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Fast-Track for Solar Energy Development on Western Lands

Secretary Salazar, Senator Reid Announce ‘Fast-Track’ Initiatives for Solar Energy Development on Western Lands

LAS VEGAS, NV (Jun 29, 2009) – Under initiatives announced today by Secretary of the Interior Ken Salazar and U.S. Senator Harry Reid (D-NV), federal agencies will work with western leaders to designate tracts of U.S. public lands in the West as prime zones for utility-scale solar energy development, fund environmental studies, open new solar energy permitting offices and speed reviews of industry proposals.

“President Obama’s comprehensive energy strategy calls for rapid development of renewable energy, especially on America’s public lands,” said Secretary Salazar.  “This environmentally-sensitive plan will identify appropriate Interior-managed lands that have excellent solar energy potential and limited conflicts with wildlife, other natural resources or land users.  The two dozen areas we are evaluating could generate nearly 100,000 megawatts of solar electricity.  With coordinated environmental studies, good land-use planning and zoning and priority processing, we can accelerate responsible solar energy production that will help build a clean-energy economy for the 21st century.” 

“I want to thank Secretary Salazar for his commitment to renewable energy, and for being here in Nevada today,” said Reid.  "This is the Secretary's second visit to Nevada to announce key renewable energy initiatives that will help make Nevada the blueprint for everything that’s right about the future of our nation’s energy policy. We’ve got sunny skies, strong winds, and land that when used properly, will allow us to lead the nation’s children into a cleaner, more efficient, and more profitable tomorrow.”

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Giant Sequoia National Monument Management Plan Released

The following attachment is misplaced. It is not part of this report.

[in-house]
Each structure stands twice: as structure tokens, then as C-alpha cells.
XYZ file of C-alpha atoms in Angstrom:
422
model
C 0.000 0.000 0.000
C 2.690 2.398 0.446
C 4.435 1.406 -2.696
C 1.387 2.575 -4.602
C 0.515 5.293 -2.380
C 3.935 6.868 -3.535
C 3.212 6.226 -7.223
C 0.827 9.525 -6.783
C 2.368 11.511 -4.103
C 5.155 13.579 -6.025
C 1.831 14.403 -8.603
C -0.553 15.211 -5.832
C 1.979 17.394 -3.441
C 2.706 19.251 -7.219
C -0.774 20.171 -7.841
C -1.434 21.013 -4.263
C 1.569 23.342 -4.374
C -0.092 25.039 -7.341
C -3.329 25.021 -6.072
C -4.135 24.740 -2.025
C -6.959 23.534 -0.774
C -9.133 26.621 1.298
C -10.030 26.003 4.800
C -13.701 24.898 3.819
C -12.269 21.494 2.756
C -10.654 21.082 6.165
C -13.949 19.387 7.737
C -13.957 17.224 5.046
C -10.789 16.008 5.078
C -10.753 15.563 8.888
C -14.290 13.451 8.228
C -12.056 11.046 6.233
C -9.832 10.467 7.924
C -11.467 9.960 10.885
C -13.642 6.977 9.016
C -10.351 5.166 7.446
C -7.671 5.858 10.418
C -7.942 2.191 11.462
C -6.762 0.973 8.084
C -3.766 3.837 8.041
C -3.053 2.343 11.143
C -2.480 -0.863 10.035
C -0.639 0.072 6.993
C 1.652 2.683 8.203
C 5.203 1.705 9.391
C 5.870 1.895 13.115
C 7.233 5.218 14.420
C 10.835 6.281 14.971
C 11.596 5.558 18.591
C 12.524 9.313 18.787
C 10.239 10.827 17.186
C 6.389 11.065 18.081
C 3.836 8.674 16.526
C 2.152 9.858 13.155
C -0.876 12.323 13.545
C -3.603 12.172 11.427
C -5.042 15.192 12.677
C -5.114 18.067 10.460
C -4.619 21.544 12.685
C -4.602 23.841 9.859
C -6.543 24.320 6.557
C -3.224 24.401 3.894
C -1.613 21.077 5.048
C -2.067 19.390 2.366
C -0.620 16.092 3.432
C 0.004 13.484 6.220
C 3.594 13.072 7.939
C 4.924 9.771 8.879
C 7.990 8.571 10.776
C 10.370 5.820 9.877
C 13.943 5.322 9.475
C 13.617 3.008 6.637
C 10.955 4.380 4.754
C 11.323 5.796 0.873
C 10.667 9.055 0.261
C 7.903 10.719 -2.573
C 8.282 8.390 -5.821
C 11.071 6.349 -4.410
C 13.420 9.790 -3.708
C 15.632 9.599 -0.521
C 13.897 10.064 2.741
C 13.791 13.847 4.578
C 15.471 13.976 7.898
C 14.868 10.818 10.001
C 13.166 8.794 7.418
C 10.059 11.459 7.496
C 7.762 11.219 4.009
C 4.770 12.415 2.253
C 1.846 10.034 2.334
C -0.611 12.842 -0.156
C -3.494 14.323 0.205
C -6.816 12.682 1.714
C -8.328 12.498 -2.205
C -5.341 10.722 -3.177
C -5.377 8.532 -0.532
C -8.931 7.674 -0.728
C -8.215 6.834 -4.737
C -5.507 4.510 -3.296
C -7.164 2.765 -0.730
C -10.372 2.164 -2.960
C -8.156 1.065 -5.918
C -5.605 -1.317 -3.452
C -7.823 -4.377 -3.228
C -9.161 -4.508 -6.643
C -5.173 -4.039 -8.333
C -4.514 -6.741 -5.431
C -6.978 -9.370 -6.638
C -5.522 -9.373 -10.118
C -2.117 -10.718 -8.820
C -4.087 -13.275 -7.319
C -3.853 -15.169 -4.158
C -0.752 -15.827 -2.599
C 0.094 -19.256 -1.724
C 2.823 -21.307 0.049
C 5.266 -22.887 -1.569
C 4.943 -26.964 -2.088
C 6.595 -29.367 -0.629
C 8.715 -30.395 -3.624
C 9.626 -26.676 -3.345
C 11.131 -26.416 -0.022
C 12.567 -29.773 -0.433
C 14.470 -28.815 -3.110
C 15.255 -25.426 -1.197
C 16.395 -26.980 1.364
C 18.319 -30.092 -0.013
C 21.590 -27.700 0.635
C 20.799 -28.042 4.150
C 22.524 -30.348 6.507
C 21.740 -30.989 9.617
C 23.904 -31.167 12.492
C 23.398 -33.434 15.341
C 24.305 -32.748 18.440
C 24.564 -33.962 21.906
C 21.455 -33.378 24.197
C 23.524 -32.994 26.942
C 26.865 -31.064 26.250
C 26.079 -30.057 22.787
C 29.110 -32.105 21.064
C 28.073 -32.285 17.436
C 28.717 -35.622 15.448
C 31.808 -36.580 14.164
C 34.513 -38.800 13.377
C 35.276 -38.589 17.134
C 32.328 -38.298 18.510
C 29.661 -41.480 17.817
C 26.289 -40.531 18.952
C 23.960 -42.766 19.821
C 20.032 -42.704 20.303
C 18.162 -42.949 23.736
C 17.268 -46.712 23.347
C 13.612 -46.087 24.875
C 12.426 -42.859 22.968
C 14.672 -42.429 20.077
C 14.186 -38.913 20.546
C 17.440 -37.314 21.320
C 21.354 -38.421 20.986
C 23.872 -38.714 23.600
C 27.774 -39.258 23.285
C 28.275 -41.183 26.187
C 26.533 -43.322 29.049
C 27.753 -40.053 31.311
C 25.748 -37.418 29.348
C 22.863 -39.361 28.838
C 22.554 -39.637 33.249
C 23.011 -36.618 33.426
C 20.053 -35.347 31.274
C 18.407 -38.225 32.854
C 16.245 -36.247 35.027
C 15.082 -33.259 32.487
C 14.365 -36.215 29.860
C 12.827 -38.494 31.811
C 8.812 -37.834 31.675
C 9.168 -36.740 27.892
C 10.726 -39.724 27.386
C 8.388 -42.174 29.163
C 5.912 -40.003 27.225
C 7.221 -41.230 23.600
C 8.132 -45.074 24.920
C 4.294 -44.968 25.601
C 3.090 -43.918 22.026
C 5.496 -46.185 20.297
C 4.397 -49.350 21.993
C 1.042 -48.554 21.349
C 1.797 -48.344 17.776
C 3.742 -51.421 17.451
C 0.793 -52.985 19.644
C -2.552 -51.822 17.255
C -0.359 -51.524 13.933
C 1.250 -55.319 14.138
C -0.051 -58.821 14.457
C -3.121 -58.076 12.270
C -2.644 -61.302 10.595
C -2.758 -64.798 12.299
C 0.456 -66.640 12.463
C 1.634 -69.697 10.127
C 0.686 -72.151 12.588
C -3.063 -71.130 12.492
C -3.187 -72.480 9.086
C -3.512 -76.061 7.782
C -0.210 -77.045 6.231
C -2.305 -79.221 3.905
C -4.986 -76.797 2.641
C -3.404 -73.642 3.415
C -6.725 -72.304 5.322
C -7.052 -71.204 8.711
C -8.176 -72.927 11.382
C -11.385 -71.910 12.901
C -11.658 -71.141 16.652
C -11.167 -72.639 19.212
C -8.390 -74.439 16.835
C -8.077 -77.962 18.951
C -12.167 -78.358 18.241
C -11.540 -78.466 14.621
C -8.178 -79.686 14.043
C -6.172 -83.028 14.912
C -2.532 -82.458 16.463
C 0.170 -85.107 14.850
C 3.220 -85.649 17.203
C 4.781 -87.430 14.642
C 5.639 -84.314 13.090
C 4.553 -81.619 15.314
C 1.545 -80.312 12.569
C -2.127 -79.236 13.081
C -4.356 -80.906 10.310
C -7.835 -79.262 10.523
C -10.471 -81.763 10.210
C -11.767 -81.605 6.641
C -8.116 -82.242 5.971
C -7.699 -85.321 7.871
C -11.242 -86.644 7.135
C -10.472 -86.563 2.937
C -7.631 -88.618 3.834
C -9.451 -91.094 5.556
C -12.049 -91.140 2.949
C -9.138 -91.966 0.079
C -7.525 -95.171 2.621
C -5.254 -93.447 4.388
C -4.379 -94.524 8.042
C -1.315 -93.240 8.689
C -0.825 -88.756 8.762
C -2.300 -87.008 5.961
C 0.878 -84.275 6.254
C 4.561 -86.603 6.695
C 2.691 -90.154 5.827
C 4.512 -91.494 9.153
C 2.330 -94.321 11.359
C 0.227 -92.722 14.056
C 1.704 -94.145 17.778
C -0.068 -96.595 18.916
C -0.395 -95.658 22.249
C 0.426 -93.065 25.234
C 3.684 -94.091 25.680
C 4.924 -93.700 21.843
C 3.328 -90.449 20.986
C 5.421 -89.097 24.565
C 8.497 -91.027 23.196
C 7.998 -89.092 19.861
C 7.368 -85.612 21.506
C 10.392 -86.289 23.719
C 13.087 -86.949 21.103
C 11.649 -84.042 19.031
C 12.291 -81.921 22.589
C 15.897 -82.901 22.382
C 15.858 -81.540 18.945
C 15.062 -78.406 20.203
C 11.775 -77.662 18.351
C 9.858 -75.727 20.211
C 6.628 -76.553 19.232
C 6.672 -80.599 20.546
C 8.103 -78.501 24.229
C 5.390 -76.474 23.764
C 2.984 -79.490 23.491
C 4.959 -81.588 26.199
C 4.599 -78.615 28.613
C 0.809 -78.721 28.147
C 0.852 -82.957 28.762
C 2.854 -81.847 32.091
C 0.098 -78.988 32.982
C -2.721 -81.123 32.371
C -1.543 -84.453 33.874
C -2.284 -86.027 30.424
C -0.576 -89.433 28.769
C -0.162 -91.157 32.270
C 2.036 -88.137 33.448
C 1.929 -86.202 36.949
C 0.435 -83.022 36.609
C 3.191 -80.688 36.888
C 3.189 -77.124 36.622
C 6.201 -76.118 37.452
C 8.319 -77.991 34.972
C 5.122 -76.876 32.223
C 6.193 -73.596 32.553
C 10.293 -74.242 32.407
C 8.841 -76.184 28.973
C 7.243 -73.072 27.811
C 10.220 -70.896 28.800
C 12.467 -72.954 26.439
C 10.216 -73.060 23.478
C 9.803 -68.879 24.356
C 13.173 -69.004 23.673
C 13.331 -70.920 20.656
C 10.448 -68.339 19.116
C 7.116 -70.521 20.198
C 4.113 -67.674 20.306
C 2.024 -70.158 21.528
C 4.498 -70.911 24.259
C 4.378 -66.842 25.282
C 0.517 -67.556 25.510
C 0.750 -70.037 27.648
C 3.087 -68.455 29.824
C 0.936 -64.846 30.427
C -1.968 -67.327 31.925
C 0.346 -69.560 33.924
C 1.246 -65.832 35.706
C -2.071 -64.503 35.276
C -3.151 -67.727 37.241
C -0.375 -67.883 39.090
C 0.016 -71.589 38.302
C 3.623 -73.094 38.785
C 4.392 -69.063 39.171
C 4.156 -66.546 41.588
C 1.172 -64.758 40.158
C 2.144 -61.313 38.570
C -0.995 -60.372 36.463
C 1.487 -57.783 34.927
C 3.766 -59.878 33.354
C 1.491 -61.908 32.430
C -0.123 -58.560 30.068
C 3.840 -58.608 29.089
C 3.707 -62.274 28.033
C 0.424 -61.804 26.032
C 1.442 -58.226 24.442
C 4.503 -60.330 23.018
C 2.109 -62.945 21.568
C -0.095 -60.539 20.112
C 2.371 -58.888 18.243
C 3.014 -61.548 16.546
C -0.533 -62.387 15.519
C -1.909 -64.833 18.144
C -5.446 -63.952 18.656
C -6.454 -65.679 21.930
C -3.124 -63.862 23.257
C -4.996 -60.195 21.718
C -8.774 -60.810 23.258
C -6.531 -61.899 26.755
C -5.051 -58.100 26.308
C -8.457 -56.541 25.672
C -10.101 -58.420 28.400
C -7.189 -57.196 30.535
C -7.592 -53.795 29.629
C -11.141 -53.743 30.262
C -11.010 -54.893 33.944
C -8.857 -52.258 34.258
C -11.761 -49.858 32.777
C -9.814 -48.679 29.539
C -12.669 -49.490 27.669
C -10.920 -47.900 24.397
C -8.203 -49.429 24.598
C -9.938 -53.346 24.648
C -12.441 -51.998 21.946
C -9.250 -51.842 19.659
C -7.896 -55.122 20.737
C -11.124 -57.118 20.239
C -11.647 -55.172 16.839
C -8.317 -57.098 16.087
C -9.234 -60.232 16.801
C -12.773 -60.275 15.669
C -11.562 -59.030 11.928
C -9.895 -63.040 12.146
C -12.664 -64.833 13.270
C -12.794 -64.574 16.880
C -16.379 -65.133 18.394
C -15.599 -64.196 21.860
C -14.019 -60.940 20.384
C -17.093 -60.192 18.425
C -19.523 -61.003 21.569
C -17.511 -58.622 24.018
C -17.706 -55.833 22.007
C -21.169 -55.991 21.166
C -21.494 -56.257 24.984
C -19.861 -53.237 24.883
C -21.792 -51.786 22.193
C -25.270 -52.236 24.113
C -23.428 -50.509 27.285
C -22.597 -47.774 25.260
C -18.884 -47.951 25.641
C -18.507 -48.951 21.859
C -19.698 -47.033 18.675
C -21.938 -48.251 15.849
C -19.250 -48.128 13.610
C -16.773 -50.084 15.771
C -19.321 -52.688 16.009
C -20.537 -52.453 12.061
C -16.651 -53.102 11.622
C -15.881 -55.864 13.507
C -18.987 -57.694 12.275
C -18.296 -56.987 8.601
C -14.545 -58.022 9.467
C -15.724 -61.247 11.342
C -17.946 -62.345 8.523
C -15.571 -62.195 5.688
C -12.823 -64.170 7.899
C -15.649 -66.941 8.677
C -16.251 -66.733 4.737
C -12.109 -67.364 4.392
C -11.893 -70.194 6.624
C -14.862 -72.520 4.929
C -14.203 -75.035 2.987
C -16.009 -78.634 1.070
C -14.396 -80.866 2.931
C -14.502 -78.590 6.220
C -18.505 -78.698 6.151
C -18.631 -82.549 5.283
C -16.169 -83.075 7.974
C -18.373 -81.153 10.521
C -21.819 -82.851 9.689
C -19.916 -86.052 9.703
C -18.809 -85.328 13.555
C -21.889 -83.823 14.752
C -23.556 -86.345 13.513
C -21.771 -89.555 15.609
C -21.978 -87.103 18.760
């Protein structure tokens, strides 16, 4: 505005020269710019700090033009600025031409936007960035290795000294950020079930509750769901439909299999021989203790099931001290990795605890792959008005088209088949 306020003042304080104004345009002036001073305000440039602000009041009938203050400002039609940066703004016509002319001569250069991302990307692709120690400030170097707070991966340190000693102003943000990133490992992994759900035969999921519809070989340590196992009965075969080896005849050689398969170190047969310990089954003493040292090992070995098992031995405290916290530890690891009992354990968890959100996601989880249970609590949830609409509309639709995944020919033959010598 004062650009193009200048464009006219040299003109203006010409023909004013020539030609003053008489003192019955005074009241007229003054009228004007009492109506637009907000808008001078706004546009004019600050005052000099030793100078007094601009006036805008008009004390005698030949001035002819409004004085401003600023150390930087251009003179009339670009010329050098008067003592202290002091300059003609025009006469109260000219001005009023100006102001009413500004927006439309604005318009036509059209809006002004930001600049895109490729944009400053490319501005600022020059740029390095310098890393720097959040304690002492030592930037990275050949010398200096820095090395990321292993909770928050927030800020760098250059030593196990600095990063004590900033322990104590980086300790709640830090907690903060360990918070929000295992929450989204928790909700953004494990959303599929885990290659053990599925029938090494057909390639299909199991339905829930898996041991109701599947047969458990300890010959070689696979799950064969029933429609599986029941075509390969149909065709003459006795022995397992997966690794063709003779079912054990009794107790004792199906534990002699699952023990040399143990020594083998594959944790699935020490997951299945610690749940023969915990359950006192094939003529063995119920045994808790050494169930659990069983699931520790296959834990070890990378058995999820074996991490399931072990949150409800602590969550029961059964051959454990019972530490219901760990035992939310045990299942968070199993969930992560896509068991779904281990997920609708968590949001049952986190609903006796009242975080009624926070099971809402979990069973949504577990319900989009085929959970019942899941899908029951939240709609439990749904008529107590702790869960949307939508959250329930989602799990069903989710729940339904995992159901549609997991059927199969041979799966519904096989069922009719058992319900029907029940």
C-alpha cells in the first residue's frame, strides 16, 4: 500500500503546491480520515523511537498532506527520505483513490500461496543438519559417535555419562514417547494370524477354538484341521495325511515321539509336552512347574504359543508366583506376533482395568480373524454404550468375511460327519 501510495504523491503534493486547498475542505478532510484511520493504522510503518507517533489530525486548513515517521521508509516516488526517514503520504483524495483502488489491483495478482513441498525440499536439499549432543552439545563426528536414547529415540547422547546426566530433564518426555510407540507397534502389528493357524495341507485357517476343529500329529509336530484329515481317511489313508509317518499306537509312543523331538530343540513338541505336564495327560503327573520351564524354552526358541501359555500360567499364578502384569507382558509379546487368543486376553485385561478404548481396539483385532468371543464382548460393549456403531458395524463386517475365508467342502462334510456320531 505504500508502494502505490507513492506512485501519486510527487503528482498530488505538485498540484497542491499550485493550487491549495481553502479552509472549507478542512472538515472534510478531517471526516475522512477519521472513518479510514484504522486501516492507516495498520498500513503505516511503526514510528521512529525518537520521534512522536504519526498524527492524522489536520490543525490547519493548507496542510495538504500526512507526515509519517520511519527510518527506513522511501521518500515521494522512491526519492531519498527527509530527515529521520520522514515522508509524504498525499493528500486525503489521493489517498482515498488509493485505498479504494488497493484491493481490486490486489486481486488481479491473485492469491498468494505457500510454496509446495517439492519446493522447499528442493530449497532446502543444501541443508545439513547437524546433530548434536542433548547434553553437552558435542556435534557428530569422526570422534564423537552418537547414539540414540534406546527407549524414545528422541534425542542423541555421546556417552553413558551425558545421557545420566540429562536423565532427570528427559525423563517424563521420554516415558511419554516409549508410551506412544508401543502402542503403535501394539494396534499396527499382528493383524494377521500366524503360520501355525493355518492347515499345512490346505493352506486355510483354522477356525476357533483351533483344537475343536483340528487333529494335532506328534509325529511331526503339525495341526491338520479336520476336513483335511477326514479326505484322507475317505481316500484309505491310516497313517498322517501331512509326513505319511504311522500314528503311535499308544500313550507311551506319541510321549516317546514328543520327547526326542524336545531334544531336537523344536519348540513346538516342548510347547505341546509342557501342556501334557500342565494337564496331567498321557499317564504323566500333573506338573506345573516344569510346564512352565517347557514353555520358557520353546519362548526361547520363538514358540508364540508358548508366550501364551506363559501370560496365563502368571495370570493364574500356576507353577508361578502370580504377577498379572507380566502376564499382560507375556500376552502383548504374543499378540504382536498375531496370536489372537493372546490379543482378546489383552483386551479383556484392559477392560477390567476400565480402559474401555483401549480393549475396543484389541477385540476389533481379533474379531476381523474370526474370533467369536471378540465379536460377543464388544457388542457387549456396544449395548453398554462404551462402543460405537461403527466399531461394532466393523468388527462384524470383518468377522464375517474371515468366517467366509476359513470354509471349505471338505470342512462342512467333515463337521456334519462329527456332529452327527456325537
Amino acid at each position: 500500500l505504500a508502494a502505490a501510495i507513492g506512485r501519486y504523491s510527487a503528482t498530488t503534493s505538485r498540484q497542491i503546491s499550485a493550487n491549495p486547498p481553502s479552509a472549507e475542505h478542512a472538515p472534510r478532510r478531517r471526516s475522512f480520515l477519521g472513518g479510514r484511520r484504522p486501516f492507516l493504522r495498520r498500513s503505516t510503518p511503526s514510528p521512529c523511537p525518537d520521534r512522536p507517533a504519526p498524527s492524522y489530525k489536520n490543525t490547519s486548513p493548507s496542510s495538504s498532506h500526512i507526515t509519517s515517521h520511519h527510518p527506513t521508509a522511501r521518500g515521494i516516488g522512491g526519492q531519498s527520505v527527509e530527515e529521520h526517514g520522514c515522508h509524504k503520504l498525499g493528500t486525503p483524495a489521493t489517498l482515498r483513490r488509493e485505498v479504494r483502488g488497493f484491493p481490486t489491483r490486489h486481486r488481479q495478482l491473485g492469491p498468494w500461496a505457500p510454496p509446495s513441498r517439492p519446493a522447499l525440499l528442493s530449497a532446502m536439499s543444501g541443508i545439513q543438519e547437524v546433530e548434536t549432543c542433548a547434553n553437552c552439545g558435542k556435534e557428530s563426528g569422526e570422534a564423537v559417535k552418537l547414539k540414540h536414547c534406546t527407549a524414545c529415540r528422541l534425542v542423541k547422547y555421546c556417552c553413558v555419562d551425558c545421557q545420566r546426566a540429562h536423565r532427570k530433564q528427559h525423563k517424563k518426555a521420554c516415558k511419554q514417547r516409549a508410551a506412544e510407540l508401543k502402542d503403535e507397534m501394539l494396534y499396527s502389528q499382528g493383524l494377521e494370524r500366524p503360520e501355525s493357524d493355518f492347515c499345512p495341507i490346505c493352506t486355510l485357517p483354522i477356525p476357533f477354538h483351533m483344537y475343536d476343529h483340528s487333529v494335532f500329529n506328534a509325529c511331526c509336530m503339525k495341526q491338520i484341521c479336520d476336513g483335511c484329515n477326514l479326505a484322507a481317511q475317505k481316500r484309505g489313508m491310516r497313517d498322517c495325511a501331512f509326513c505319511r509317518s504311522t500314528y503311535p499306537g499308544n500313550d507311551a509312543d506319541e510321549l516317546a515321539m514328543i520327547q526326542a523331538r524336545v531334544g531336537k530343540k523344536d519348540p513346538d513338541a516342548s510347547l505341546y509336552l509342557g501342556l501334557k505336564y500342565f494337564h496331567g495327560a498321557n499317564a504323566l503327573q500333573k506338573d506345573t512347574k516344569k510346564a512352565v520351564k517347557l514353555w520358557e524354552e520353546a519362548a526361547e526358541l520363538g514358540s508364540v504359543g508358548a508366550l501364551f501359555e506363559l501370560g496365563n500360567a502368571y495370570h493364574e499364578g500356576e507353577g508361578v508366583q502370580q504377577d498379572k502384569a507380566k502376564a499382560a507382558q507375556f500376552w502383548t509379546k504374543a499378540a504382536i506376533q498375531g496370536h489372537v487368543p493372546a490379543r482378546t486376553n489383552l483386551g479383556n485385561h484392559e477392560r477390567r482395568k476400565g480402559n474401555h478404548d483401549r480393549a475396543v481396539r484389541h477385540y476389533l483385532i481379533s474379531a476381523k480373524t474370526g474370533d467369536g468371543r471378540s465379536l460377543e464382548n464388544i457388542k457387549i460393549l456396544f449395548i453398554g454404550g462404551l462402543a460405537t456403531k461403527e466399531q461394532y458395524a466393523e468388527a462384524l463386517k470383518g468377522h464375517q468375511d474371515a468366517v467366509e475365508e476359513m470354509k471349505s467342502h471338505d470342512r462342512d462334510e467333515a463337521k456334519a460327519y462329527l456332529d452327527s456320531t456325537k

Giant Sequoia National Monument Management Plan promotes protection and Ecological Restoration through science and collaboration

Giant Sequoia National Monument Management Plan

PORTERVILLE, Calif.—Today, Forest Supervisor, Kevin B. Elliott, released a new Giant Sequoia National Monument Management Plan (Monument Plan) for one of this Nation’s national treasures.  The Monument Plan guides restoration efforts for giant sequoia ecosystems, watersheds, habitat for old-forest dependent wildlife, and the protection of mountain communities.

Regional Forester, Randy Moore, selected Alternative B and one element of Alternative E (Moses Wilderness recommendation) as the basis for the Monument Plan.

Two years of public collaboration provided the sidebars for a strategic vision for the Giant Sequoia National Monument (Monument). “The public’s tirele

ss efforts have resulted in a framework to restore and manage 33 giant sequoia groves, provide healthy watersheds, homes for unique wildlife, as well as provide spectacular recreation adventures to the American people”, stated Elliott, Forest Supervisor. “Throughout this Monument Plan there is a theme of ecological restoration based on a foundation of science and a set of strong protocols.”

Today’s action culminates years of collaborative efforts with multiple agencies, the scientific community, and an engaged public to develop management direction based on public collaboration and current science.